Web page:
MAC Board Votes to Prohibit Discriminatory Covenants

MAC Board Votes to Prohibit Discriminatory Covenants

October 18, 2021

Media Release                                                                                        

October 18, 2021                                                                                   


Patrick Hogan;; 612-801-7836                                                                                                         

Metropolitan Airports Commission Board Votes to Prohibit Discriminatory Covenants

MINNEAPOLIS-ST. PAUL –The Metropolitan Airports Commission (MAC) board today unanimously approved a resolution to cancel and condemn discriminatory covenants in deeds of properties purchased by the organization.

“The Metropolitan Airports Commission is fully committed to equity, diversity and inclusiveness and to equal access to our airports,” said MAC Chair Rick King. “While we can’t erase any harm discriminatory covenants caused in the years before MAC purchased properties, we can and do condemn such covenants and are taking action to formally render such language null and void.”

Up until the 1960s, many property deeds throughout the nation included discriminatory restrictive covenants barring use of the property by certain individuals – most often people of color and non-Christians. While enforcement of such covenants has been illegal for decades, they remained embedded in property deeds.

The University of Minnesota’s Mapping Prejudice Project researched restrictive covenants and mapped their use in Hennepin County. Project participants identified more than 24,000 discriminatory covenants in the county, including more than 400 on properties purchased by the MAC. Most of the properties were related to a housing development purchased by the MAC in the late 1990s to make room for construction of a fourth runway, 17/35, at Minneapolis-St. Paul International Airport. The covenants were never enforced during the time the MAC owned the properties.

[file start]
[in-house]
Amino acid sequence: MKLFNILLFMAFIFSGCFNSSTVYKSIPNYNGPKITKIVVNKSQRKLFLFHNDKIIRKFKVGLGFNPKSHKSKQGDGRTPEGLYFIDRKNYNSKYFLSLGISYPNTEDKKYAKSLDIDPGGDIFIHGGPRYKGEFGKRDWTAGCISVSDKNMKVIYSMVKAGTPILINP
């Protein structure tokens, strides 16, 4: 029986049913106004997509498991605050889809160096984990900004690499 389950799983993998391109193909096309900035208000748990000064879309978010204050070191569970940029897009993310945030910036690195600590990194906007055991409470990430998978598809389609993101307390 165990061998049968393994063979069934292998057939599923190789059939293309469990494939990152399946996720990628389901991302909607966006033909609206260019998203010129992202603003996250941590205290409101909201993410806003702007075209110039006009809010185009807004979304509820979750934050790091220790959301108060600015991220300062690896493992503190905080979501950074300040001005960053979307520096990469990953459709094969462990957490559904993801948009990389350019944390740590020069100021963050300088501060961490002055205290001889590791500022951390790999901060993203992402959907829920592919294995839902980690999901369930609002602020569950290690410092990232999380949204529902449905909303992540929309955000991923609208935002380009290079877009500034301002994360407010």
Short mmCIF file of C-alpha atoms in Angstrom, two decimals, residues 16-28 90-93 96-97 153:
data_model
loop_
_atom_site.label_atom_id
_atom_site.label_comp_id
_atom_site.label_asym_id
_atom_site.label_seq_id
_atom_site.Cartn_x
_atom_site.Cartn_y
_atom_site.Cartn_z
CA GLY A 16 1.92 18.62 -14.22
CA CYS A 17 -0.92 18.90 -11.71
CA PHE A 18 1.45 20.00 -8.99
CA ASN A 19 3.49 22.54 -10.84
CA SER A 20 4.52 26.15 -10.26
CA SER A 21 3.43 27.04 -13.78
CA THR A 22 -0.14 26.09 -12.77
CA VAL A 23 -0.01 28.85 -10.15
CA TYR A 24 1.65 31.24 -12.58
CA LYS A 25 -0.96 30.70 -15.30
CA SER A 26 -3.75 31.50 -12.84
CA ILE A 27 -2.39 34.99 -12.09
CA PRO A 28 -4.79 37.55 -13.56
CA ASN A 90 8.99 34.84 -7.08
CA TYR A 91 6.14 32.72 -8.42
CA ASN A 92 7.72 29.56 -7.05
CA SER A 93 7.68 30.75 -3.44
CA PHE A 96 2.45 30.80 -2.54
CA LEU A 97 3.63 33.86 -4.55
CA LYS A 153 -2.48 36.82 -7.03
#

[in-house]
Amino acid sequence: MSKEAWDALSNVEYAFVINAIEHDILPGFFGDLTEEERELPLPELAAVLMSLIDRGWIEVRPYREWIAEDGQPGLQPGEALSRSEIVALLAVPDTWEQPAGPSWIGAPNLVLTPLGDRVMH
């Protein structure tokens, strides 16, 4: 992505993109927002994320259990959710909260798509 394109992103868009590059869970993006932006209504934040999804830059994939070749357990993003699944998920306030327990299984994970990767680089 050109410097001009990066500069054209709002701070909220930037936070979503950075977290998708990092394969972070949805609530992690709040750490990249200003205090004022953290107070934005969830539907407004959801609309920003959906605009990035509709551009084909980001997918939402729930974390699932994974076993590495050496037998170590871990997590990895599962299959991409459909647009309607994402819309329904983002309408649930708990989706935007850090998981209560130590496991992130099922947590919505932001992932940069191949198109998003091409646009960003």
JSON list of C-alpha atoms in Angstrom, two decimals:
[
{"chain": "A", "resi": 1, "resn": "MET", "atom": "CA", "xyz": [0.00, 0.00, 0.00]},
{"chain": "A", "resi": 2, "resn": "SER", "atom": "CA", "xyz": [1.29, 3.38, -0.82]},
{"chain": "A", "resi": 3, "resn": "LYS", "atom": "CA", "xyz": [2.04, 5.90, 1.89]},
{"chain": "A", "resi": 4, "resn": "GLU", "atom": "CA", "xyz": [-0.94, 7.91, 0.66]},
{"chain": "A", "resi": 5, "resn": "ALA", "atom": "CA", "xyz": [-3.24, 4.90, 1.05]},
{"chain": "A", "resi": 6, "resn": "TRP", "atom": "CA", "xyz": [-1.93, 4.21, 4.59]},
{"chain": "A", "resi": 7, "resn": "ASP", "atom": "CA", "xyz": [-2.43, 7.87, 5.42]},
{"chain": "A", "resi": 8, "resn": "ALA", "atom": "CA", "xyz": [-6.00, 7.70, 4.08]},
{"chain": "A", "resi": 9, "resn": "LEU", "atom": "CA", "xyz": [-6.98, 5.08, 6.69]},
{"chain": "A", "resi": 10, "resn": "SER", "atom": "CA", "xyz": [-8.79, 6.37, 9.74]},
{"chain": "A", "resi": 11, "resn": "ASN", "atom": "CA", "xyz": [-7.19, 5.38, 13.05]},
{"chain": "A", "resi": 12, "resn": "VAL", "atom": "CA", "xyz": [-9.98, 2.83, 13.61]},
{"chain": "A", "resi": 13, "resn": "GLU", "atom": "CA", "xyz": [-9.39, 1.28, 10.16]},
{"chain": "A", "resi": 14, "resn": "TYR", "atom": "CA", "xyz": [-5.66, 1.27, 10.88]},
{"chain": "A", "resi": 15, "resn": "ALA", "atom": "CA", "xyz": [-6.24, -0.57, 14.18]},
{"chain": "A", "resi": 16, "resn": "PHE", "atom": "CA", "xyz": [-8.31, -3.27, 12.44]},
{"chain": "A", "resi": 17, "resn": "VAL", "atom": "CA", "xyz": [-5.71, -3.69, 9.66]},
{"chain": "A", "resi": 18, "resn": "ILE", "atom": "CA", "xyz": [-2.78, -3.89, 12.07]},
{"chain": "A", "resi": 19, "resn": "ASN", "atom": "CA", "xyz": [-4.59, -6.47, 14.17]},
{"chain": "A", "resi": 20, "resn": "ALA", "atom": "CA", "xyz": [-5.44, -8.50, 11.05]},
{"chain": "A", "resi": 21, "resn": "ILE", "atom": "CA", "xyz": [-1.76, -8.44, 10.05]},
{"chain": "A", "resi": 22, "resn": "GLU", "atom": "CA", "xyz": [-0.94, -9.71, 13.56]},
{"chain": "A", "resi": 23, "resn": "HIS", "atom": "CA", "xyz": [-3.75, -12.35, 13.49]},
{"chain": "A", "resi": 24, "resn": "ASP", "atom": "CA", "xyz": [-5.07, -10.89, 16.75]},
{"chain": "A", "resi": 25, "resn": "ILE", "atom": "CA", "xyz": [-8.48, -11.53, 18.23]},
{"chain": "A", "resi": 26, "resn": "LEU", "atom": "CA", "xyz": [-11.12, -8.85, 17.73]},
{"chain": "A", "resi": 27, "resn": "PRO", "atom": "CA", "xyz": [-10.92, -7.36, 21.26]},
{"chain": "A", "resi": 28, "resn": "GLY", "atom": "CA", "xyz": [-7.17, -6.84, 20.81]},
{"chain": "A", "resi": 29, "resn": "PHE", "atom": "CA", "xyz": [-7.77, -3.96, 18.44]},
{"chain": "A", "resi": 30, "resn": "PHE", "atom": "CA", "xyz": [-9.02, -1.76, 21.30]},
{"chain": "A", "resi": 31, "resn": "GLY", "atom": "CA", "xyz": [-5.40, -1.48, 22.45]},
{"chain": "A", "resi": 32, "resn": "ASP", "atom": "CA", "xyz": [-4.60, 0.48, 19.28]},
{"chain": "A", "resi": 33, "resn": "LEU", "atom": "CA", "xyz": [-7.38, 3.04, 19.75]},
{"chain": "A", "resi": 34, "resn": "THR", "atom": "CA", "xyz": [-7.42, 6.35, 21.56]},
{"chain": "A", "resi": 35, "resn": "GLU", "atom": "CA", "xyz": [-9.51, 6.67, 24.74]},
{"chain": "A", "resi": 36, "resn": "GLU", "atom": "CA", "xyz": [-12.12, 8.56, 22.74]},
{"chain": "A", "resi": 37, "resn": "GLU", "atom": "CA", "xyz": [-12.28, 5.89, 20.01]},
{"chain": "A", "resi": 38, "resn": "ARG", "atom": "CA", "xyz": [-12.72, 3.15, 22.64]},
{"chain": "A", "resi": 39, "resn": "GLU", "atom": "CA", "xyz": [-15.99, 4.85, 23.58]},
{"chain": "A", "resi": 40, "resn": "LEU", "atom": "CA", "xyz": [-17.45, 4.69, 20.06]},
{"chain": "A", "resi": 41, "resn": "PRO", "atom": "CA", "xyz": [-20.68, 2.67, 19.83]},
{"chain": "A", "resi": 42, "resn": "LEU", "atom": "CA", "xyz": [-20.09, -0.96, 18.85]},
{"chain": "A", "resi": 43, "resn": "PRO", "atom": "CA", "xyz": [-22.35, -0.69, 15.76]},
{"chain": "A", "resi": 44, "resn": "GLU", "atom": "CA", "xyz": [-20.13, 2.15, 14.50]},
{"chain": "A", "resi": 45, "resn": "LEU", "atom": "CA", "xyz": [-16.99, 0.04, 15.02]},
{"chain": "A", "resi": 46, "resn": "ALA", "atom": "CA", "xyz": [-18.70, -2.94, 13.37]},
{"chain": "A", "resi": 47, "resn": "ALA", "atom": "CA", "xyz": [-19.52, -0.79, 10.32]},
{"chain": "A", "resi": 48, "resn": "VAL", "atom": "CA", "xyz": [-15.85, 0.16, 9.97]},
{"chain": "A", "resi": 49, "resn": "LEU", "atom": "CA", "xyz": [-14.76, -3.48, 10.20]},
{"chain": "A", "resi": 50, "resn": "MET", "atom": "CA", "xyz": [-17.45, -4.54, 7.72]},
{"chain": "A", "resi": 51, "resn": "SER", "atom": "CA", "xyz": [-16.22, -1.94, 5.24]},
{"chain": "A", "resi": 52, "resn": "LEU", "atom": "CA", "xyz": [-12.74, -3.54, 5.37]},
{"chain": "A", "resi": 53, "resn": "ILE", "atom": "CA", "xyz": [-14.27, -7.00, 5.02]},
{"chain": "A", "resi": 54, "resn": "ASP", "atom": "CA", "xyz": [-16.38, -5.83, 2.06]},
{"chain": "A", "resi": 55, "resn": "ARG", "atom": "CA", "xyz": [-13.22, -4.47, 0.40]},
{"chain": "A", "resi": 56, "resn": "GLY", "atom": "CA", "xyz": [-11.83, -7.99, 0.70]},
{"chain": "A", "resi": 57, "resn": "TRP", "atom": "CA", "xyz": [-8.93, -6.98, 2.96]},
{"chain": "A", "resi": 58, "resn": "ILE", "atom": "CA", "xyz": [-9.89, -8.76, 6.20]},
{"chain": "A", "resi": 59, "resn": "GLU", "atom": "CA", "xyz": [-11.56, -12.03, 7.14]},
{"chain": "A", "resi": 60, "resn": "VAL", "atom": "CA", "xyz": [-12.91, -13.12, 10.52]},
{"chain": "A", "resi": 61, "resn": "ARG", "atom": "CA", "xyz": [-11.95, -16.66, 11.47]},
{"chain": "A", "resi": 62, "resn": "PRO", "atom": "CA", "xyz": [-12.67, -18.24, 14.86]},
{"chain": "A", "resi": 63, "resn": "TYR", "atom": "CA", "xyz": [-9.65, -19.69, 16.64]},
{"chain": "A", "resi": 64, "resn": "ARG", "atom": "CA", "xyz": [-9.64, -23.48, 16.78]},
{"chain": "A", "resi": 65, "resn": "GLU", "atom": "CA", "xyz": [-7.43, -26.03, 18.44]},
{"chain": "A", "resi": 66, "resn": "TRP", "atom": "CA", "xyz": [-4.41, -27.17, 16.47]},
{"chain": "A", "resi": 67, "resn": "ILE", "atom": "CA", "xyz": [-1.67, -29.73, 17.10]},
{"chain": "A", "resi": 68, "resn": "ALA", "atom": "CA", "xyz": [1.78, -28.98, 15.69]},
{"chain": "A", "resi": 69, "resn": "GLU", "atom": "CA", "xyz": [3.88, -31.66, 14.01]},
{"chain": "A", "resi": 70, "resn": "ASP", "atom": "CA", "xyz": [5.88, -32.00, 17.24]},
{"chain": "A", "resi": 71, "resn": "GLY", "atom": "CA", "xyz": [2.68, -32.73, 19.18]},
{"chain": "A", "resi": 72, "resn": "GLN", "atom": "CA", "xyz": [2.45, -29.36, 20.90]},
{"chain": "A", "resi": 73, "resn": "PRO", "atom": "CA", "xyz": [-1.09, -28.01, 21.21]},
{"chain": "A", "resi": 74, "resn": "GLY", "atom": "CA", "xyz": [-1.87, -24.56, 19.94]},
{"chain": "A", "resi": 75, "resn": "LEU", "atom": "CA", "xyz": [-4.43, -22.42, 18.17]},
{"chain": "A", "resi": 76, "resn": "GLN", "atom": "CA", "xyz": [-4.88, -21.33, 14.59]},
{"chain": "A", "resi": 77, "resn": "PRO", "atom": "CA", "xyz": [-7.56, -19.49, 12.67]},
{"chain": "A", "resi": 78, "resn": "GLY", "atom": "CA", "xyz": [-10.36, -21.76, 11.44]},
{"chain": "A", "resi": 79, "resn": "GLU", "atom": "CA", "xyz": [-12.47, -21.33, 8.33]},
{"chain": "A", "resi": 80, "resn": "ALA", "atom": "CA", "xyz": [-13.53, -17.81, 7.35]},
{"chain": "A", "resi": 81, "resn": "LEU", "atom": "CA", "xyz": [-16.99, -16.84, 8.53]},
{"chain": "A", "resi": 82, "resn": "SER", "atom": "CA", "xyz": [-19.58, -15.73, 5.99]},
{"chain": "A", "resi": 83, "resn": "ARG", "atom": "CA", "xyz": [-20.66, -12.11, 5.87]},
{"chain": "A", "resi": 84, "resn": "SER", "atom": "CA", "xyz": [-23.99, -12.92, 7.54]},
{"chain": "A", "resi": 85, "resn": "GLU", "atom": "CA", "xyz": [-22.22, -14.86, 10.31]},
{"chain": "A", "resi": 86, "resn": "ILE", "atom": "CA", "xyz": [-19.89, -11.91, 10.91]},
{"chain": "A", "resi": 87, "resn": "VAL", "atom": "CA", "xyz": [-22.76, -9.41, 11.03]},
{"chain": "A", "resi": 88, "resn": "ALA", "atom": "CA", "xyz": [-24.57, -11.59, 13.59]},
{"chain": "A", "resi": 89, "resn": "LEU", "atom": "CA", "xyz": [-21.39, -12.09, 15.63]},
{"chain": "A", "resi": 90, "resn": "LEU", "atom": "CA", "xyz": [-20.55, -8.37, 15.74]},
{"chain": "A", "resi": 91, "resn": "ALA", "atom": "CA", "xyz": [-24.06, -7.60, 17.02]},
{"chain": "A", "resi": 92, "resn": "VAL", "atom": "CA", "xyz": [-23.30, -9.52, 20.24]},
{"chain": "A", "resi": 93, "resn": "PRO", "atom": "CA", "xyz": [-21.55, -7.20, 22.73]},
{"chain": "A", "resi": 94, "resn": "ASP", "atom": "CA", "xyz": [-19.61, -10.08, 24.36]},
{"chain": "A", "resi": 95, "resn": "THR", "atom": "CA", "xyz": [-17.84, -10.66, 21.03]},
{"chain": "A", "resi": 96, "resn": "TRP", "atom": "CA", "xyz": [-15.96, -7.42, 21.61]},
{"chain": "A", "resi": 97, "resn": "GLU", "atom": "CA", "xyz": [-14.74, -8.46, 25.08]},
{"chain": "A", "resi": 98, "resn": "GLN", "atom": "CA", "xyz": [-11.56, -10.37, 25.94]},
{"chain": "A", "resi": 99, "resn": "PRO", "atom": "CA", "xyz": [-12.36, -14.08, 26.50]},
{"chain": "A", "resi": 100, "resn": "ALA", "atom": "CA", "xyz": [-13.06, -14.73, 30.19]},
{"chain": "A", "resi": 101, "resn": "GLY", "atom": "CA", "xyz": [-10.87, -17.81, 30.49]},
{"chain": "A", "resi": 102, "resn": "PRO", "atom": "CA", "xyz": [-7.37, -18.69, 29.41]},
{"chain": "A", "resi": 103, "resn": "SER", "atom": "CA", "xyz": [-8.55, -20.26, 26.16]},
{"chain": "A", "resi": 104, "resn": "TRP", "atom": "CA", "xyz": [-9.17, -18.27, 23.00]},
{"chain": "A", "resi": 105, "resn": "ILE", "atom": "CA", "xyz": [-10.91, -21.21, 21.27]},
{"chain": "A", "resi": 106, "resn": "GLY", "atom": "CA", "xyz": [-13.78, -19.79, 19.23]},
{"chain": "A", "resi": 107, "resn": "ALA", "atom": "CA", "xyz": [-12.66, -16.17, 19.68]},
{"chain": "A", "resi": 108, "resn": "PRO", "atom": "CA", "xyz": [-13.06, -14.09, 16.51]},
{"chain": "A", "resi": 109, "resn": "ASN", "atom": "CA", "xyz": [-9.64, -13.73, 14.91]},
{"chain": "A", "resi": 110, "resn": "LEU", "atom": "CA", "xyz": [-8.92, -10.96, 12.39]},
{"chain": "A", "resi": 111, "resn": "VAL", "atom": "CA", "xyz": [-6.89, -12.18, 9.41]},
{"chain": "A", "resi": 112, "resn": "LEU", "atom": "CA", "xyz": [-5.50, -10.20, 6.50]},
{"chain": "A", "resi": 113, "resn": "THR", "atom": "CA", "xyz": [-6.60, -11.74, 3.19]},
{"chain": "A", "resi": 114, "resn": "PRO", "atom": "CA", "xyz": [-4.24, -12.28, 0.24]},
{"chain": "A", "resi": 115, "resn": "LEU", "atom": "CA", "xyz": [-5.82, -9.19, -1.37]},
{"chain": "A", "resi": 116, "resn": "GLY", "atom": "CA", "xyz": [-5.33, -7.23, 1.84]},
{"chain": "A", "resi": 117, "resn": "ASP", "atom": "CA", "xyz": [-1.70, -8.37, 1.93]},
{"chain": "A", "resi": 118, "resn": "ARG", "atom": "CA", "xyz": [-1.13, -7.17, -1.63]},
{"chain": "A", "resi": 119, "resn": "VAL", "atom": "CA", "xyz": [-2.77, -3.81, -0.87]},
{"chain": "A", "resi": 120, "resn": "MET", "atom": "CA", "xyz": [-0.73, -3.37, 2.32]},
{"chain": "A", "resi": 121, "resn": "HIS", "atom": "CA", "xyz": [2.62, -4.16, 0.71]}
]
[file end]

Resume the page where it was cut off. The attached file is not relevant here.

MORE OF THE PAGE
In 2019, the Minnesota Legislature passed a law permitting property owners to legally discharge discriminatory covenants. Upon filing the appropriate document, property owners can formally notate on the property record that the covenant is no longer effective.

The MAC board resolution contains three action items:

  1. The commission disavows and condemns the past use of discriminatory covenants and prohibits discriminatory covenants on MAC-owned property.
  1. Upon finding or identifying any real property owned by the MAC that contains discriminatory covenants, the MAC’s legal department is directed to submit an affidavit or request an examiner’s directive discharging such discriminatory covenants pursuant to Minnesota Statute 507.18, subd. 5.
  1. The MAC’s executive director/CEO or designee is authorized and directed to execute any Affidavit of Discharge of Restrictive Covenant and other needed documents on behalf of the MAC to discharge any restrictive covenant affecting protected classes on MAC property.

“I want to thank everyone involved in the University of Minnesota’s Mapping Prejudice Project for identifying properties with discriminatory covenants and thank state lawmakers for providing a path property owners can take to discharge such language once and for all,” King said. “Discriminatory covenants were an unfortunate part of America’s past, but we can ensure they aren’t part of our future.”

About The Metropolitan Airports Commission (MAC)

The Metropolitan Airports Commission (MAC) owns and operates one of the nation’s largest airport systems, including Minneapolis-St Paul International (MSP) and six general aviation airports. The MAC’s airports connect the region to the world and showcase Minnesota’s extraordinary culture to millions of passengers from around the globe who arrive or depart through MAC airports each year. Though a public corporation of the state of Minnesota, the organization is not funded by income or property taxes. Instead, the MAC’s operations are funded by rents and fees generated by users of its airports. For more information, visit